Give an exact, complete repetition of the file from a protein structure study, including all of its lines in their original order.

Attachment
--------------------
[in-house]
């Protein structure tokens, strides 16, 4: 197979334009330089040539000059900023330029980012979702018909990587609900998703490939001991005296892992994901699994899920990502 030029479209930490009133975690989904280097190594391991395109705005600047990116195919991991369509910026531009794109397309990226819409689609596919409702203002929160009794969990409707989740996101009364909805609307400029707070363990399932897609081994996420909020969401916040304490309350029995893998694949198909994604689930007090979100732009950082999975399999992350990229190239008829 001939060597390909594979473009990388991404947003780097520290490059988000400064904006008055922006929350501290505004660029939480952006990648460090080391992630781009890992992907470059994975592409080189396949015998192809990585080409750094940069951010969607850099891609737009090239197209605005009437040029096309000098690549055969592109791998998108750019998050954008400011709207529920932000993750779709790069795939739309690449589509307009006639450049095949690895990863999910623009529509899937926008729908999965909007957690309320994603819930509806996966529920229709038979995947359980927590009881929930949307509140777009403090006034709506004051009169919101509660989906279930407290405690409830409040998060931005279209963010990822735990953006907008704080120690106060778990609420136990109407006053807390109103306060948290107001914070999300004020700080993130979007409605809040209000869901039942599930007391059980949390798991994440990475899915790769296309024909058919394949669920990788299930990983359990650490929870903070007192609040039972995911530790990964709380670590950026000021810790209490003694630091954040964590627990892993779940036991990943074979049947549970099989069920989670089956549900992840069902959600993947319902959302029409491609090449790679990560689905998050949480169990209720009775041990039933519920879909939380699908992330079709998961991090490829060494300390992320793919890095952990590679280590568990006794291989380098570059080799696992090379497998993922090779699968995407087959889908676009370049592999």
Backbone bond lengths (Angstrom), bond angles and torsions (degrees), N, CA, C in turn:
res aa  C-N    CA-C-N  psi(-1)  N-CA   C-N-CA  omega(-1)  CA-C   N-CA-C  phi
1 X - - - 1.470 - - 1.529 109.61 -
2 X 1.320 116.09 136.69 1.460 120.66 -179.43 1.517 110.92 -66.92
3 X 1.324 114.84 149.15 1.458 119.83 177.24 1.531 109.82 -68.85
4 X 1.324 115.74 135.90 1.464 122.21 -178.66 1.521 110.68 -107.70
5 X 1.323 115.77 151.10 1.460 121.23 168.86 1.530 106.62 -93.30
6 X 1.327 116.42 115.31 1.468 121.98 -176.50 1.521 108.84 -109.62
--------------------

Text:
[in-house]
């Protein structure tokens, strides 16, 4: 197979334009330089040539000059900023330029980012979702018909990587609900998703490939001991005296892992994901699994899920990502 030029479209930490009133975690989904280097190594391991395109705005600047990116195919991991369509910026531009794109397309990226819409689609596919409702203002929160009794969990409707989740996101009364909805609307400029707070363990399932897609081994996420909020969401916040304490309350029995893998694949198909994604689930007090979100732009950082999975399999992350990229190239008829 001939060597390909594979473009990388991404947003780097520290490059988000400064904006008055922006929350501290505004660029939480952006990648460090080391992630781009890992992907470059994975592409080189396949015998192809990585080409750094940069951010969607850099891609737009090239197209605005009437040029096309000098690549055969592109791998998108750019998050954008400011709207529920932000993750779709790069795939739309690449589509307009006639450049095949690895990863999910623009529509899937926008729908999965909007957690309320994603819930509806996966529920229709038979995947359980927590009881929930949307509140777009403090006034709506004051009169919101509660989906279930407290405690409830409040998060931005279209963010990822735990953006907008704080120690106060778990609420136990109407006053807390109103306060948290107001914070999300004020700080993130979007409605809040209000869901039942599930007391059980949390798991994440990475899915790769296309024909058919394949669920990788299930990983359990650490929870903070007192609040039972995911530790990964709380670590950026000021810790209490003694630091954040964590627990892993779940036991990943074979049947549970099989069920989670089956549900992840069902959600993947319902959302029409491609090449790679990560689905998050949480169990209720009775041990039933519920879909939380699908992330079709998961991090490829060494300390992320793919890095952990590679280590568990006794291989380098570059080799696992090379497998993922090779699968995407087959889908676009370049592999």
Backbone bond lengths (Angstrom), bond angles and torsions (degrees), N, CA, C in turn:
res aa  C-N    CA-C-N  psi(-1)  N-CA   C-N-CA  omega(-1)  CA-C   N-CA-C  phi
1 X - - - 1.470 - - 1.529 109.61 -
2 X 1.320 116.09 136.69 1.460 120.66 -179.43 1.517 110.92 -66.92
3 X 1.324 114.84 149.15 1.458 119.83 177.24 1.531 109.82 -68.85
4 X 1.324 115.74 135.90 1.464 122.21 -178.66 1.521 110.68 -107.70
5 X 1.323 115.77 151.10 1.460 121.23 168.86 1.530 106.62 -93.30
6 X 1.327 116.42 115.31 1.468 121.98 -176.50 1.521 108.84 -109.62